By Colonel Geoffrey Ling and Kent Pankratz
For Colonel Geoffrey Ling, the DARPA Program Manager who leads the program entering its fifth year, two main tasks remain. The first is for performers to gain regulatory approval to transition the arms for commercial sale. The second is for performers to initiate clinical trials of the implantable micro- electric arrays that will enable brain control of the prostheses. Colonel Ling views the program as keeping a pact – restoration to near-normal function – with the warriors that have made tremendous personal sacrifice for the nation.
DARPA has committed nearly $150 million to improve the entire upper limb prosthetic system, including sockets and control software. Two performing teams have produced two different prosthetic arm systems. DARPA contracted with one team to develop a “strapand- go” system that could be donned and controlled by the user with no additional surgery. The other team is developing implantable micro-electric arrays that will record and translate the user’s brain signals to control the prosthesis.
Both teams created virtual reality environments to assist prosthetists, engineers, and users to collaborate in development of the arm system. Users can visualize completing tasks while clinicians calibrate control software.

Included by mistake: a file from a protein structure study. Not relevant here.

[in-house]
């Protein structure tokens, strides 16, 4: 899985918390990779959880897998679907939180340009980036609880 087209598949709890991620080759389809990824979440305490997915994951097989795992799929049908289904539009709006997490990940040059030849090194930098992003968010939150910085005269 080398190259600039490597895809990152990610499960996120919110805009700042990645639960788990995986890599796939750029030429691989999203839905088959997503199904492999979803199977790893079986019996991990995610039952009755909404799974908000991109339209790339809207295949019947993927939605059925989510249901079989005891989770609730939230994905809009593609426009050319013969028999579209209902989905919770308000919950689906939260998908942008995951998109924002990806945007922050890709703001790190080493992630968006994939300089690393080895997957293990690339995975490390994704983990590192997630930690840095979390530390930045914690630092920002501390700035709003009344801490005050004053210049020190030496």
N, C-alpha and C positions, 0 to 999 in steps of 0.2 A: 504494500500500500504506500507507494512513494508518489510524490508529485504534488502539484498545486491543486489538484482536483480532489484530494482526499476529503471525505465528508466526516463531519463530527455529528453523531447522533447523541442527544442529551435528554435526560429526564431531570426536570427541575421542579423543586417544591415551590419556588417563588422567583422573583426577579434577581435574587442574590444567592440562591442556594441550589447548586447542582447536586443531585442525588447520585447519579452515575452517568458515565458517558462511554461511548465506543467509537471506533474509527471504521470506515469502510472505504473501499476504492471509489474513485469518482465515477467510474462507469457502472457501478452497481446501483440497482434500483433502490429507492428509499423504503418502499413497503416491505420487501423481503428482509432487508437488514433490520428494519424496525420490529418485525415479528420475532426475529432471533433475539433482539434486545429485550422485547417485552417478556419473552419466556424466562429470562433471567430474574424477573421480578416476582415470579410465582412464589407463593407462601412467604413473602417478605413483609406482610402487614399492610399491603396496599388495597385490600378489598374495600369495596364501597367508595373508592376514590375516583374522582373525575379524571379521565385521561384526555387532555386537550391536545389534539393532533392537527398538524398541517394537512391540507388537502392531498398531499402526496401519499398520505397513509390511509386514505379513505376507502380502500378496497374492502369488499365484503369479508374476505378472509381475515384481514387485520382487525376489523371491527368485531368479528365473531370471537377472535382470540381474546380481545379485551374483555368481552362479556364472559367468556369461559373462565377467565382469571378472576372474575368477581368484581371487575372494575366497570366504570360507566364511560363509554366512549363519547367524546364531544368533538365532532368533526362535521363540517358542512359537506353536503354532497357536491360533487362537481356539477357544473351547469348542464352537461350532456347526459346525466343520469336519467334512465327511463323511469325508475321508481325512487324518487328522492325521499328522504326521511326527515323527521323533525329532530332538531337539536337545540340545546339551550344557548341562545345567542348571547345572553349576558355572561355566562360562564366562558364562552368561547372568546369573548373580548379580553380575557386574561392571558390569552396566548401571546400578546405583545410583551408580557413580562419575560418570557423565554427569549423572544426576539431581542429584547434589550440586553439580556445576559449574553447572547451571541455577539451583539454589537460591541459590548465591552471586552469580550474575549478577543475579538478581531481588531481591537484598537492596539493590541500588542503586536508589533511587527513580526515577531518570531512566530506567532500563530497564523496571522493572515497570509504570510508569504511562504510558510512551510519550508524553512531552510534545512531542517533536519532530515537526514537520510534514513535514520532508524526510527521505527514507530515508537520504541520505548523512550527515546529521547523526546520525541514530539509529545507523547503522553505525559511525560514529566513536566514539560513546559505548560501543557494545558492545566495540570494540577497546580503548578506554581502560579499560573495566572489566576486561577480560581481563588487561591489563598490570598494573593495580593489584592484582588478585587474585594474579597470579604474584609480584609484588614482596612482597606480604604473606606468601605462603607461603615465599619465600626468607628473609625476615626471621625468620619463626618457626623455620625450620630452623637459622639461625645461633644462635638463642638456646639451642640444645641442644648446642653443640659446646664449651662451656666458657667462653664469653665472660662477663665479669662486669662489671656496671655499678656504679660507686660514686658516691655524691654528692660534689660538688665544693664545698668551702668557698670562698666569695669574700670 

The virtual arm images move using the signals sent to the actual limb, allowing engineers to compare intended motions with actual arm movement.
More than 300 engineers, scientists, and medical professionals have contributed to the program, which also serves as a model of interagency collaboration. The Department of Veterans Affairs has conducted an optimization study using 26 volunteer subjects with all levels of upper limb amputation. Feedback from these subjects provided valuable insight into design of the final non-invasively controlled arm. Users performed more than 3,000 hours of daily living tasks, many of which are not possible with the limitations of current split-hook prostheses.
DARPA is expanding the user community for its Revolutionizing Prosthetics program to include patients with spinal cord injuries and victims of stroke and other neural disorders. By addressing the needs of these individuals, the addressable market increases along with the chance of attracting commercial partners. Goals for commercialization are 2011 for the non-invasively controlled arm and 2013 for the brain-controlled system.
President of Virtual Reality Medical Institute (VRMI) in Brussels, Belgium. Executive VP Virtual Reality Medical Center (VRMC), based in San Diego and Los Angeles, California. CEO of Interactive Media Institute a 501c3 non-profit Clinical Instructor in Department of Psychiatry at UCSD Founder of CyberPsychology, CyberTherapy, & Social Networking Conference Visiting Professor at Catholic University Milan.